An article in Today’s BNA Pharmaceutical Law and Industry Report describes the decision, including the efforts by drum maker Solvay to transfer the case from California’s Ninth Circuit, to the less-favorable 11th Circuit. The result of the case, following the precedent set in the 11th Circuit in Shering-Plough, is not as surprising. But comments by the Generic Pharmaceutical Association’s were. This group asserted that the FTC’s loss somehow demonstrates that the FTC’s existing authority “adequately protects consumers” and that new legislation would be “anti-consumer.”
How you can help:
Keep fighting the good fight
Yesterday’s White House summit illustrated how economic hard times and continuing insurance industry abuses leave consumers without protection without comprehensive reform. (You can see highlight from CNN here, and Community Catalyst’s take on it here.)
Advocates need to continue to make the case for comprehensive reform. You can help by signing this online petition that is being sponsored by the American Cancer Society/ Cancer Action Network, Community Catalyst, and many other national organizations: www.healthcarepetition.org/10707_communitycatalyst
Friday, August 14th, 2009
The White House, in its efforts to line up industry support for health reform, announced an agreement this spring with the Pharmaceutical Researchers and Manufacturers of America (PhRMA) to discount senior drug costs and save $80 billion over the next decade. PhRMA has announced that it will finance new ads in support of health reform—it has helped advocates like Families USA with previous ad campaigns. However, with House leaders now proposing to go further in reining in excessive drug costs, there is speculation that PhRMA might pull its support if the House drives too hard a bargain. But PhRMA should be supporting health reform—it’s not only good for the country, but good for the industry when more patients are insured and become new customers for their products.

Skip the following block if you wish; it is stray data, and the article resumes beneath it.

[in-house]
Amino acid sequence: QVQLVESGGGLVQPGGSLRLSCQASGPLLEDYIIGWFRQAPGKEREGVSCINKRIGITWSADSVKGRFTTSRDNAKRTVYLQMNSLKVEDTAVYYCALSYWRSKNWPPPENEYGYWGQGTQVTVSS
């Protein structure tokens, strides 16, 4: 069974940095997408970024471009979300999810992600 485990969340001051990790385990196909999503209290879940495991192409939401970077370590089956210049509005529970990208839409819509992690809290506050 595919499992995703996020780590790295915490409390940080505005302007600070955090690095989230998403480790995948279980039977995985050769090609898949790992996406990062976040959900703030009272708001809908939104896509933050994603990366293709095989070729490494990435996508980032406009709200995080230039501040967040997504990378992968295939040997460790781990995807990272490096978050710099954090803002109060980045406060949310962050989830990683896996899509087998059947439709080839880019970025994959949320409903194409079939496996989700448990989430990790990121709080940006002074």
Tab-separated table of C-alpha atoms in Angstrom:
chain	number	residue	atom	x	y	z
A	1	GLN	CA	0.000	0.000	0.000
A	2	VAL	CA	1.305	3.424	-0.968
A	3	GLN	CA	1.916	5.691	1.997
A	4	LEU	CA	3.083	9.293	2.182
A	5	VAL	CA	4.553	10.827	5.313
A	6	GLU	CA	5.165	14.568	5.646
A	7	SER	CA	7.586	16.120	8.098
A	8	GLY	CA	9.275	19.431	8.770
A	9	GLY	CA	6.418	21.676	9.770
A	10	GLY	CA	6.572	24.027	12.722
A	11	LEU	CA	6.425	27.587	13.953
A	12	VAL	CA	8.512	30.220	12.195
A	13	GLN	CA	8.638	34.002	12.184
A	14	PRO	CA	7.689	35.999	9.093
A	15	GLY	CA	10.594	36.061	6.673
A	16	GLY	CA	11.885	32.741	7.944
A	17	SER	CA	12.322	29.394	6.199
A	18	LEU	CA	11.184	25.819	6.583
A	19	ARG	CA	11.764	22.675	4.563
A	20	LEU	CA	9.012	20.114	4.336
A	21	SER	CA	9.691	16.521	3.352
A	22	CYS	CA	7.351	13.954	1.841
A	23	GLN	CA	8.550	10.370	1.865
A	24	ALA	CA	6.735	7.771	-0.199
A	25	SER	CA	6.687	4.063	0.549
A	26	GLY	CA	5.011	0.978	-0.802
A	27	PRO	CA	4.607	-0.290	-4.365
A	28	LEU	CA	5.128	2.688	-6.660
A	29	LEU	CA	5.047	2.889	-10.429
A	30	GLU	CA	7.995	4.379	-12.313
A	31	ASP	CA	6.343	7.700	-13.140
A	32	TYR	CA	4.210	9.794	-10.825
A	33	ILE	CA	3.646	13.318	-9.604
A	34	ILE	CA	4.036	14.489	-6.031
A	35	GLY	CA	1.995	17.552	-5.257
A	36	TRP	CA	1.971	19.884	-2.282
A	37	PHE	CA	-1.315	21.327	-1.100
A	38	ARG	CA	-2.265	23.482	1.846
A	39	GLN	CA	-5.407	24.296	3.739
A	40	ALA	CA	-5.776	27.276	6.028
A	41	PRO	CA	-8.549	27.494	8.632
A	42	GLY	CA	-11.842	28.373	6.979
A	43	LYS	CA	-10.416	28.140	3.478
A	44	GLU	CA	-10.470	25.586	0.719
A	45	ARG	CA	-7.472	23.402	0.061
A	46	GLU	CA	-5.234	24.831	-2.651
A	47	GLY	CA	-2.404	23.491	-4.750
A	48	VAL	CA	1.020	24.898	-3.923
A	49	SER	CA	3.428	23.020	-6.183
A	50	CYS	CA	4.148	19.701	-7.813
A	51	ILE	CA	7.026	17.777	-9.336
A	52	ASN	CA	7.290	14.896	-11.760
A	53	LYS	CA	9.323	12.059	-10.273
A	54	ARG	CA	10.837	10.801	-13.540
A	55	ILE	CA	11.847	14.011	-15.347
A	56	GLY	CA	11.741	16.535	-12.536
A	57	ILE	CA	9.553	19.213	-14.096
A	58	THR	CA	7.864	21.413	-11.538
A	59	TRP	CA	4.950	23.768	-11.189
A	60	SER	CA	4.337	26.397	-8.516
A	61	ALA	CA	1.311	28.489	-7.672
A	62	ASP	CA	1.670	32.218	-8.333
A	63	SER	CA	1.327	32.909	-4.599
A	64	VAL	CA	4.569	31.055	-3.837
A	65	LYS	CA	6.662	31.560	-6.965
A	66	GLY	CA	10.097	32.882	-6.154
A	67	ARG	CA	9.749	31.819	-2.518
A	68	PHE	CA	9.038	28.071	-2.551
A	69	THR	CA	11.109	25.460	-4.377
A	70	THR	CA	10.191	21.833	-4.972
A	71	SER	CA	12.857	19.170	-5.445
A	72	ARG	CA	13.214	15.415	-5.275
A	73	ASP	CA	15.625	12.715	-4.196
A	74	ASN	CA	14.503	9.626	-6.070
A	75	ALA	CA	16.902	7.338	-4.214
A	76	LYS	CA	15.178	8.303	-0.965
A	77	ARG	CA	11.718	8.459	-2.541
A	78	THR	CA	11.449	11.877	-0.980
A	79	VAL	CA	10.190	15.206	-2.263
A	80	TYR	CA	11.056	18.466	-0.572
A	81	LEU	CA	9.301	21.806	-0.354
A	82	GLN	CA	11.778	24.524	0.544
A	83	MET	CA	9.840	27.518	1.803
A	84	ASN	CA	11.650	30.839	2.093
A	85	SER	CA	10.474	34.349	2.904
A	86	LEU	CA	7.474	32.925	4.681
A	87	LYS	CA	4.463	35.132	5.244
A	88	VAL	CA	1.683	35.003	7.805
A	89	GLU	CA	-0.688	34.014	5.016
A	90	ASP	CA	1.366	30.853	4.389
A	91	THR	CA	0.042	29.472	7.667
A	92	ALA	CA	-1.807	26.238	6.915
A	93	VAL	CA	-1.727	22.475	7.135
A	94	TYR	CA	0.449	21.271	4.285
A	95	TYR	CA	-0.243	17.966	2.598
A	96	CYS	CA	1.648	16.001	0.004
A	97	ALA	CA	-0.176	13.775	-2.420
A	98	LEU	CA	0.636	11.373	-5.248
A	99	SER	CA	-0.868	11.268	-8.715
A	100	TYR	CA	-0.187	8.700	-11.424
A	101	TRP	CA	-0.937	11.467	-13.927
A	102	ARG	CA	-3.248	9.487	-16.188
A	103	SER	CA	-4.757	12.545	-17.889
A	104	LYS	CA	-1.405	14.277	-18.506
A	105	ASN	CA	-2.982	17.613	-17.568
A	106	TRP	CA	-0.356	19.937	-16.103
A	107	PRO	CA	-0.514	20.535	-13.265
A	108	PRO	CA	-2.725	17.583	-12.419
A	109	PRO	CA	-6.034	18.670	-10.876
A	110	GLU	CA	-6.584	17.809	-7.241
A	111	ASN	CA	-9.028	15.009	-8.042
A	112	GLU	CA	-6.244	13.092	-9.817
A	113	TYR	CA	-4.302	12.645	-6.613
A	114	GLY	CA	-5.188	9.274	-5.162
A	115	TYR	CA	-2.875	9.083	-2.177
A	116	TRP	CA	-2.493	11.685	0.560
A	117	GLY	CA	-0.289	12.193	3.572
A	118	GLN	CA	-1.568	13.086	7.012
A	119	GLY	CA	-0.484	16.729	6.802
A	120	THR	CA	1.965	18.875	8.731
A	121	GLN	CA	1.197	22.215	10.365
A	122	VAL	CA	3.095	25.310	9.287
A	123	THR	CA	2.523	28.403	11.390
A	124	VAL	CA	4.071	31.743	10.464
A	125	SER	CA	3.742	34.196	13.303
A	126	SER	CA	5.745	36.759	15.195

While details are scant, a recently leaked memo describes the deal as including: $25 billion in savings through a half-price discount for seniors buying brand name drugs in the ‘donut hole’ under Medicare Part-D; $34 billion in increased rebates under Medicaid; $12 billion through an industry fee or tax, and some $9 billion in savings on biologics. Any mechanisms to ensure oversight and reliable pre-discount drug pricing are not clear.